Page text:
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WPFC concerned about journalist Arat Dink, who faces up to three years in prison; calls for reform to insult law

(WPFC/IFEX) - The following is a 25 June 2007 WPFC letter to Prime Minister Recep Tayyip Erdogan:

His Excellency Recep Tayyip Erdogan
Prime Minister of Turkey

Your Excellency:

On behalf of the World Press Freedom Committee ( ) - an organization representing 45 press freedom groups from throughout the world - I wish to express my profound concern about the judicial status of journalist Arat Dink, editor of the weekly magazine Agos, who faces up to three years in prison for allegedly insulting Turkish identity.

The unjust charges stem from Arat Dink's decision to republish an interview in which his father, Hrant Dink, who was murdered on January 10, recognized the Armenian Genocide. Hrant Dink suffered repeated judicial harassment because of his mentioning this controversial subject as editor of Agos and eventually paid with his life for exercising his right to free speech and free press.

The key censorship tool to continue this judicial harassment on Arat Dink is Article 301 of the Criminal Code, which penalizes the "denigration of Turkishness or the government," and one of the 11 insult statues contained in Turkish legislation. Insult laws, a hallmark of autocratic societies, arbitrarily punish published opinions and other forms of speech by imposing outrageous penalties, including long prison sentences, on journalists covering controversial, yet legitimate, news items of interest to the public.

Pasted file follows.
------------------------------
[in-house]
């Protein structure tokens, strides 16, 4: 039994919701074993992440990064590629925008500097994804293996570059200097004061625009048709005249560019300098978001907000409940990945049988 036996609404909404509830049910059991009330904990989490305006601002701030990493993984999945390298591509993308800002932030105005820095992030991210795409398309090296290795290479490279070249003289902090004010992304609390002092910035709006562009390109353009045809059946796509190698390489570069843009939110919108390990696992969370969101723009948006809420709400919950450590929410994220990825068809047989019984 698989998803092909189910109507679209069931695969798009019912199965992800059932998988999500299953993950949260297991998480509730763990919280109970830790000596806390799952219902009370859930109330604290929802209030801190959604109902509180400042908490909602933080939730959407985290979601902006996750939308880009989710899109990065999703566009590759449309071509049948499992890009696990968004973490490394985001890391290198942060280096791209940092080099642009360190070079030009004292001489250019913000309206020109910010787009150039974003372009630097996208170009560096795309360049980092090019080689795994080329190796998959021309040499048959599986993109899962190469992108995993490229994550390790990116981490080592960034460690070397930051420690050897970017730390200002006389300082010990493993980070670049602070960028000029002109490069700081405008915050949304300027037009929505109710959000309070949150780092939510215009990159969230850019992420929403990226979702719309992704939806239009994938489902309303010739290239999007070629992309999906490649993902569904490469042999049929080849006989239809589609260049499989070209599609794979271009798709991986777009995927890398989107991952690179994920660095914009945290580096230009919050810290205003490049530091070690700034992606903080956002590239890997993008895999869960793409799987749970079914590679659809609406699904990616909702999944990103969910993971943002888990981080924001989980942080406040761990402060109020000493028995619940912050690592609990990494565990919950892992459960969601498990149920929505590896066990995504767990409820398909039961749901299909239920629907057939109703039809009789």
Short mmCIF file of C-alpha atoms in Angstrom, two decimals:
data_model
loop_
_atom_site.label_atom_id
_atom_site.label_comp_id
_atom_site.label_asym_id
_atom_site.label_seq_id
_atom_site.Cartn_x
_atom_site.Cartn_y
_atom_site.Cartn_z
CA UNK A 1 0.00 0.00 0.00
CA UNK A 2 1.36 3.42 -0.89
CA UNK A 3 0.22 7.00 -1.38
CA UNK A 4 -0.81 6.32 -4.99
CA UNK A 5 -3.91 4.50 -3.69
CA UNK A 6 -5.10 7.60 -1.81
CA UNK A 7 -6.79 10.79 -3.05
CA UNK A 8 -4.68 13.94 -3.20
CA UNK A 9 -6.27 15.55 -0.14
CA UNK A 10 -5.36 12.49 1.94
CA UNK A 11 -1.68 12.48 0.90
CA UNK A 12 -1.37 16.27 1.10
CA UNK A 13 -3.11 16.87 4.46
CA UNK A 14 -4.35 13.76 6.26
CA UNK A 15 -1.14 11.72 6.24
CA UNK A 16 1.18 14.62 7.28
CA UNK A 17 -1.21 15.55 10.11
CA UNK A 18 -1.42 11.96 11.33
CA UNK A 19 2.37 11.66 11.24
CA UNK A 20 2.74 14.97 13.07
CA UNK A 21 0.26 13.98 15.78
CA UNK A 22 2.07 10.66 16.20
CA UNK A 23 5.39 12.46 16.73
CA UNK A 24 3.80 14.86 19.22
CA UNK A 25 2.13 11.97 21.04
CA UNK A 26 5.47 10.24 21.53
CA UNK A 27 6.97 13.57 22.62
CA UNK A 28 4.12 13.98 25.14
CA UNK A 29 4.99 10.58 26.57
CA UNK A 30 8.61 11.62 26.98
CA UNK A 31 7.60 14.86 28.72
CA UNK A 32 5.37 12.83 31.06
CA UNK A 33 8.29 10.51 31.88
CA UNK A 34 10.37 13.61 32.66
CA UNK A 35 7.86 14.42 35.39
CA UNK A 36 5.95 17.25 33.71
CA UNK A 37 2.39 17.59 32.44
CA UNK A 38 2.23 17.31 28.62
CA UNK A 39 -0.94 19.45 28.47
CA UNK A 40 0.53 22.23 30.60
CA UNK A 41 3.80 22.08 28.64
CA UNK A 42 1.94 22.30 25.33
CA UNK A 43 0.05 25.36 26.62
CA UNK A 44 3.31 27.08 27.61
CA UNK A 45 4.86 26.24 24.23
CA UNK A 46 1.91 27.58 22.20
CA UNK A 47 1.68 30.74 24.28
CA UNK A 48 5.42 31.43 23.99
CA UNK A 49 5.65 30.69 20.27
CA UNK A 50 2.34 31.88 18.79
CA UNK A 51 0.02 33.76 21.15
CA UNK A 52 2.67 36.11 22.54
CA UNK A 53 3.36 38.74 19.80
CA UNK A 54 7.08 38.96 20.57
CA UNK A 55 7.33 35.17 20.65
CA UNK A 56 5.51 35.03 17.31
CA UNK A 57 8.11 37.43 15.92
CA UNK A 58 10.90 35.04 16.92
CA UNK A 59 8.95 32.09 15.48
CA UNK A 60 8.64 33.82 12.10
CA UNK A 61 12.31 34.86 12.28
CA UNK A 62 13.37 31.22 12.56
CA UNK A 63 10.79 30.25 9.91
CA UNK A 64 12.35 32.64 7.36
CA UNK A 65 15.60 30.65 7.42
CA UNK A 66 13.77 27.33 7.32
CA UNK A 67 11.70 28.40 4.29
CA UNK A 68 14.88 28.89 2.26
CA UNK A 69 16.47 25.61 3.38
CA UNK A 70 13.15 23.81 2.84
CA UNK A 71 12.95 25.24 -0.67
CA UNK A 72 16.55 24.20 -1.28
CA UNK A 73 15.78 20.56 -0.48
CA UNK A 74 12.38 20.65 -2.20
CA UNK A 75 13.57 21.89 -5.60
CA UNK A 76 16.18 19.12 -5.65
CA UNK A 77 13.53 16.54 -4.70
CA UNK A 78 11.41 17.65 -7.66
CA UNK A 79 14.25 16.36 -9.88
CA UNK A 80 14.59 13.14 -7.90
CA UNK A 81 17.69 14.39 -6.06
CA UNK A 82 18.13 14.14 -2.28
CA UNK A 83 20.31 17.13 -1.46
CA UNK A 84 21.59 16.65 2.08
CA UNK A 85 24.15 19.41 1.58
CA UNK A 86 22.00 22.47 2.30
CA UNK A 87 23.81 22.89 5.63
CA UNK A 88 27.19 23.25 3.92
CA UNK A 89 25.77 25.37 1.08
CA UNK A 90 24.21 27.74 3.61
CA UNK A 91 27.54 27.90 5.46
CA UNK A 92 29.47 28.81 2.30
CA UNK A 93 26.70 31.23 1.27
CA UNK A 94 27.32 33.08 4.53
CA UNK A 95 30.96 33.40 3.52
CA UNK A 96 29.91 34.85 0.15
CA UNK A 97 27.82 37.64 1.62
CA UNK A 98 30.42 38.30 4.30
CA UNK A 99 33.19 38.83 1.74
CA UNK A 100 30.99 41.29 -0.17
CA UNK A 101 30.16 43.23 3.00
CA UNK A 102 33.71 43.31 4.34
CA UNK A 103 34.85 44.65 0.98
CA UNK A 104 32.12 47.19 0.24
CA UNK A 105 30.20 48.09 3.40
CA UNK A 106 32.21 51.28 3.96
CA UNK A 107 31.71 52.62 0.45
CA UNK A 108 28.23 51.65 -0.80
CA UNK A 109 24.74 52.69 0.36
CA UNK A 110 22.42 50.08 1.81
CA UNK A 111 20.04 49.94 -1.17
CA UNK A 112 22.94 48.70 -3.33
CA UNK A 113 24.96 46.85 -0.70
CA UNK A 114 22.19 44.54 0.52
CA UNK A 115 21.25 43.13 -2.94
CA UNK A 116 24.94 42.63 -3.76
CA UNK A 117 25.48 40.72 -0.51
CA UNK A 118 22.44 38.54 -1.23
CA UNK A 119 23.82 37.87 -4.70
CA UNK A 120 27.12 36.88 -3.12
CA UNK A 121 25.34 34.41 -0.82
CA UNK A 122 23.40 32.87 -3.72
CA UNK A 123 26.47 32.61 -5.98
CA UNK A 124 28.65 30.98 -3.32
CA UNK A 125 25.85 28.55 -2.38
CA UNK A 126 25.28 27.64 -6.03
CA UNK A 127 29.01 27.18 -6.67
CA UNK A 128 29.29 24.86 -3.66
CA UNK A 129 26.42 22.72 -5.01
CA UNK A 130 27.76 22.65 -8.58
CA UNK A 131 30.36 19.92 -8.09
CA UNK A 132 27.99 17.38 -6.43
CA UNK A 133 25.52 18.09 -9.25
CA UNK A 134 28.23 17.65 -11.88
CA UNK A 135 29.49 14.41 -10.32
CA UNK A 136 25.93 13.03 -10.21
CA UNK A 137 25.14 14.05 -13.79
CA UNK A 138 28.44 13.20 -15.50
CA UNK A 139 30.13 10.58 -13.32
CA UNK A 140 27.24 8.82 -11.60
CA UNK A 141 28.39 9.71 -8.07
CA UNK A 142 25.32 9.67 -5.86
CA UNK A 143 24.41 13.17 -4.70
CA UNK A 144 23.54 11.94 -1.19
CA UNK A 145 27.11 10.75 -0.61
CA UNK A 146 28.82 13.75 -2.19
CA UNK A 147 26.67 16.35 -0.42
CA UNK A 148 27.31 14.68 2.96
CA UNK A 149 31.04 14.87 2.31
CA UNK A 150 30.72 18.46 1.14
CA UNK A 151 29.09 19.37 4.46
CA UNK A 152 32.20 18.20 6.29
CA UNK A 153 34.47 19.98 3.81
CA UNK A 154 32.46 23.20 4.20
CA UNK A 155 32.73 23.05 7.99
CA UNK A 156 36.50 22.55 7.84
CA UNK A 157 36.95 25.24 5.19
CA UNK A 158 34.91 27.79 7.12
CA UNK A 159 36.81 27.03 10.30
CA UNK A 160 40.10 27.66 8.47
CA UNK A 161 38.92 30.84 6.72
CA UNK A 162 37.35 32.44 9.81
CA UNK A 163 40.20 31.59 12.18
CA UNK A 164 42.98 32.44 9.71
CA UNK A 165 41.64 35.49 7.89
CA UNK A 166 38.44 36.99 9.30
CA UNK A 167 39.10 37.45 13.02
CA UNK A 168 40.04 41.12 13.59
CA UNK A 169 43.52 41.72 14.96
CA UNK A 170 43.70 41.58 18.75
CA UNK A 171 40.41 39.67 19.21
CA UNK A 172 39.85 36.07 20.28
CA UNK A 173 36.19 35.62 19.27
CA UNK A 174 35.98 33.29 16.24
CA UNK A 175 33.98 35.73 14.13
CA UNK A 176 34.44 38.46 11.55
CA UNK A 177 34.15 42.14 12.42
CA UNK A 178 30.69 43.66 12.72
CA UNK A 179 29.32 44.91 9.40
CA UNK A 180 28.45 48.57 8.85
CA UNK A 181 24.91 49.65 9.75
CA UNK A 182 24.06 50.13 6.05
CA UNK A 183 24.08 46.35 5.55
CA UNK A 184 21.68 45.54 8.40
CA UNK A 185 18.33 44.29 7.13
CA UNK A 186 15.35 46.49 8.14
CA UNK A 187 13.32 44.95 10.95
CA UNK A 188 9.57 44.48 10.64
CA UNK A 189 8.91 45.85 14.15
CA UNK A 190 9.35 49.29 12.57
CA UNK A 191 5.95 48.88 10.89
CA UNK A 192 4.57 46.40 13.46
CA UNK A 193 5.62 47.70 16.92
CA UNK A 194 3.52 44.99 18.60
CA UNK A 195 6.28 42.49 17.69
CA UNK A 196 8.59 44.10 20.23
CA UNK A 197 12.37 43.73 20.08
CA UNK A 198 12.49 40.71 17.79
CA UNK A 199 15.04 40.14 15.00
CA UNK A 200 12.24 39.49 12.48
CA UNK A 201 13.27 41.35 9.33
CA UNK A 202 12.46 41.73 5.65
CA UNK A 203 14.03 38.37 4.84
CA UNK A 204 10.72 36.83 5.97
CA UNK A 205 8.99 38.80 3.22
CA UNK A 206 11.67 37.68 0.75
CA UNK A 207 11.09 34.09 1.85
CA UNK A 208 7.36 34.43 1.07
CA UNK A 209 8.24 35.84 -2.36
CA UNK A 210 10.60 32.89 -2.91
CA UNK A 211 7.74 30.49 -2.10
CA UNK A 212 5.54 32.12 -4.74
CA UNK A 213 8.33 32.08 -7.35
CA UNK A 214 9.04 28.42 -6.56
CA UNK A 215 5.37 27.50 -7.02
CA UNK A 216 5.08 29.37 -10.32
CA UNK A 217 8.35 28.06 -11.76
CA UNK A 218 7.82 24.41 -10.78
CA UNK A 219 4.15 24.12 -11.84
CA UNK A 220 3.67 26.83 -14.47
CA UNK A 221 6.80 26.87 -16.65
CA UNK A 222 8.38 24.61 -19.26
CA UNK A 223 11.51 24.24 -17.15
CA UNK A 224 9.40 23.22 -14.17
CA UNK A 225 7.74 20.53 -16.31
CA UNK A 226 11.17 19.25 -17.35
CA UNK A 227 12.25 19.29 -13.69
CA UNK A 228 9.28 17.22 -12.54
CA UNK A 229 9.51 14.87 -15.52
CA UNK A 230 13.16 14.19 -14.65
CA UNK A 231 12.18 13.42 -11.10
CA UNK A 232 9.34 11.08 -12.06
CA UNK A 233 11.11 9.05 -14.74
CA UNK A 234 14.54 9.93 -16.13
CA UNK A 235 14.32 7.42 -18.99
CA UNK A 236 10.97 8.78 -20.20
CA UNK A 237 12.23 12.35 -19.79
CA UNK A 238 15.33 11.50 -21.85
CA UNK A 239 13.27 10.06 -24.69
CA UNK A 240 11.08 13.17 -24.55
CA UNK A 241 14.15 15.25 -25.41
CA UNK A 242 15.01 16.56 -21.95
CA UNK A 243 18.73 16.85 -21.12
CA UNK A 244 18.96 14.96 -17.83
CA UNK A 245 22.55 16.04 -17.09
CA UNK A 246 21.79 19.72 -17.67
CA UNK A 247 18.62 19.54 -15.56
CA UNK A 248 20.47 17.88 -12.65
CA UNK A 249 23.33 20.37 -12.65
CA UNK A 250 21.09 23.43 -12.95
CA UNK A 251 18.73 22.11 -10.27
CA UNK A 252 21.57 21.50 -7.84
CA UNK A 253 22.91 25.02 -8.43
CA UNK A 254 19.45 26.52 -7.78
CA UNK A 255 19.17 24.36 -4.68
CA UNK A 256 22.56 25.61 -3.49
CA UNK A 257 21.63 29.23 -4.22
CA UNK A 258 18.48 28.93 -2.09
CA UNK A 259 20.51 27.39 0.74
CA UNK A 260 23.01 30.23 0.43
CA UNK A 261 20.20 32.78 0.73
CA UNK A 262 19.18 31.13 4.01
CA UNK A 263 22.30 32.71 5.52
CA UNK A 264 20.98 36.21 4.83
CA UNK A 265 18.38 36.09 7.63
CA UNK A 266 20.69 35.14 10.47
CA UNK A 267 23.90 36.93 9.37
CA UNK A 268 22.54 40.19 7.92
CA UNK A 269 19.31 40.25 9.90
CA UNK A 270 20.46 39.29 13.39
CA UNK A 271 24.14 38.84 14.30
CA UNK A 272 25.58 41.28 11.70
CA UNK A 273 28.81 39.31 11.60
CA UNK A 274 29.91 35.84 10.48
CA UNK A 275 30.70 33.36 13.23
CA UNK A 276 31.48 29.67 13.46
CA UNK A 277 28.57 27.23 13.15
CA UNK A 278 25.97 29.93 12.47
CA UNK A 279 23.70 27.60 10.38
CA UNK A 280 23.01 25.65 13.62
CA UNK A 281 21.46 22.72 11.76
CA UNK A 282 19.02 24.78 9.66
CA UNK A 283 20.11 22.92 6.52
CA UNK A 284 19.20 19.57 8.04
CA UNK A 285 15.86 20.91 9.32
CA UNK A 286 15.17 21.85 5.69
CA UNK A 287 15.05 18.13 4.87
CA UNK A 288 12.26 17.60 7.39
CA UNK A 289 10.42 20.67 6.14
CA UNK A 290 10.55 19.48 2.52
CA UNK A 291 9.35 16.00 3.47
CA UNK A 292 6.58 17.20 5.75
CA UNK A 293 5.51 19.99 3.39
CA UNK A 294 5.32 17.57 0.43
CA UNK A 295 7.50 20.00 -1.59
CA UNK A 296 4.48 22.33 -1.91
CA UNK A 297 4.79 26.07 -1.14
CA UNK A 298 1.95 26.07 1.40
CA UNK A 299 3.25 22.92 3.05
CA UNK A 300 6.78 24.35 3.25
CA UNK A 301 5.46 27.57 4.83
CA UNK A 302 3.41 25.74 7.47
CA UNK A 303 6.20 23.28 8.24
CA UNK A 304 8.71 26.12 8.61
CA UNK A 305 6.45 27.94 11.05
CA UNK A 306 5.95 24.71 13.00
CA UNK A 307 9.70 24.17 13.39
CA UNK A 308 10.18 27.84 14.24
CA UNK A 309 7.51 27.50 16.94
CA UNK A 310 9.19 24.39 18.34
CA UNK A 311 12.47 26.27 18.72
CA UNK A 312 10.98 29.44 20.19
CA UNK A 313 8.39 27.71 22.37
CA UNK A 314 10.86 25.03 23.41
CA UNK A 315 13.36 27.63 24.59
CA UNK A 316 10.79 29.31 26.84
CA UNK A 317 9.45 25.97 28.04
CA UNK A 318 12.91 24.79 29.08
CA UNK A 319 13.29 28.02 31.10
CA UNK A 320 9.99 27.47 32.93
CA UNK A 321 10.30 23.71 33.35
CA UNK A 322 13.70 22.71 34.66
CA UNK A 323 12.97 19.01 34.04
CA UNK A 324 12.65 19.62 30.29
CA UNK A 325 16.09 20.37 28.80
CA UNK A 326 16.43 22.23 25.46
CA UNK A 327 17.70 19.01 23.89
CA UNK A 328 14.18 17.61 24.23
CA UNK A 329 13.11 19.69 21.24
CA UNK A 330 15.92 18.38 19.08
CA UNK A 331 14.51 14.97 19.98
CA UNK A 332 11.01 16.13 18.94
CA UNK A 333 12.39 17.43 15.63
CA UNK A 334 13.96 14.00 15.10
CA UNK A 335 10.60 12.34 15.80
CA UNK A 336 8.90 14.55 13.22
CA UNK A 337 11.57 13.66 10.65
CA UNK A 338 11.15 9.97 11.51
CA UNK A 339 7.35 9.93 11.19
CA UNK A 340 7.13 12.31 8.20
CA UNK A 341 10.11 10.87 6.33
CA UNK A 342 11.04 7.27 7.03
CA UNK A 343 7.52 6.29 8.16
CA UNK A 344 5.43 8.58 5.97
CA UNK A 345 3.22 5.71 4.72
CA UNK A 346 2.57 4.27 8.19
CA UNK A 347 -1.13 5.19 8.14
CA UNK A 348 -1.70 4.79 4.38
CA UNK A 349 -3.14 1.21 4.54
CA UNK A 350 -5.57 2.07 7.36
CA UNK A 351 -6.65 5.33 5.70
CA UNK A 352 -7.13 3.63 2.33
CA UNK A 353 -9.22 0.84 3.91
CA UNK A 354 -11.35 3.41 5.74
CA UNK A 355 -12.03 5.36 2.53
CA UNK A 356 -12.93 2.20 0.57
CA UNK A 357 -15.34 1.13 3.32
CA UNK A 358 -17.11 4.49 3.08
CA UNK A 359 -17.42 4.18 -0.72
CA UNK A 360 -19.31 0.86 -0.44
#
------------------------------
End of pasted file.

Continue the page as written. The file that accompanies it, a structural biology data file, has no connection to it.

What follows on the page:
These laws have their origin in the Roman Empire, which instituted them to shield the emperor from public criticism. Today, they act as a Damocles sword dangling over the collective heads of the news media, forcing them to fulfil their duties to keep the public informed at the risk of being imprisoned and their publications shut down.

The chilling effect of these laws is further amplified through their inconsistent application. Persons commenting on an issue of public concern may be prosecuted at the whim of the government because one person's opinion may be another's (the government's) insult. Confusion over disparate meanings of a word can lead to prosecution even when the statement at issue was not meant to be insulting.

International judicial entities, such as the European Court of Human Rights, have ruled that insult laws are in direct violation of the fundamental right to free speech and to a free press, which are also consecrated in Turkey's Constitution.

These institutions also have abundant jurisprudence that supports the concept that public officials and institutions should expect more, and not less, scrutiny and criticism from the rest of society. This acceptance of being a willing target of the media's slings and arrows also implies public officials and institutions should refrain from using these insidious laws to silence criticism directed at them.

We were encouraged to learn in May that you were open to reforming Article 301. The arrest of Arat Dink weeks later, however, demonstrates to the world that Turkey needs to work much harder to bring its legislation into compliance with international human rights standards, such as those established by the European Court of Human Rights.

Therefore, Your Excellency, I urge you to introduce legislation to eliminate not only Article 301 but all insult laws in Turkey. In the meantime, I also urge you to use the full extent of your executive influence to stop the judicial harassment on Arat Dink and to provide the necessary protections for him against the same kind of death threats that ultimately cost his father's life.


E. Markham Bench
Executive Director
World Press Freedom Committee

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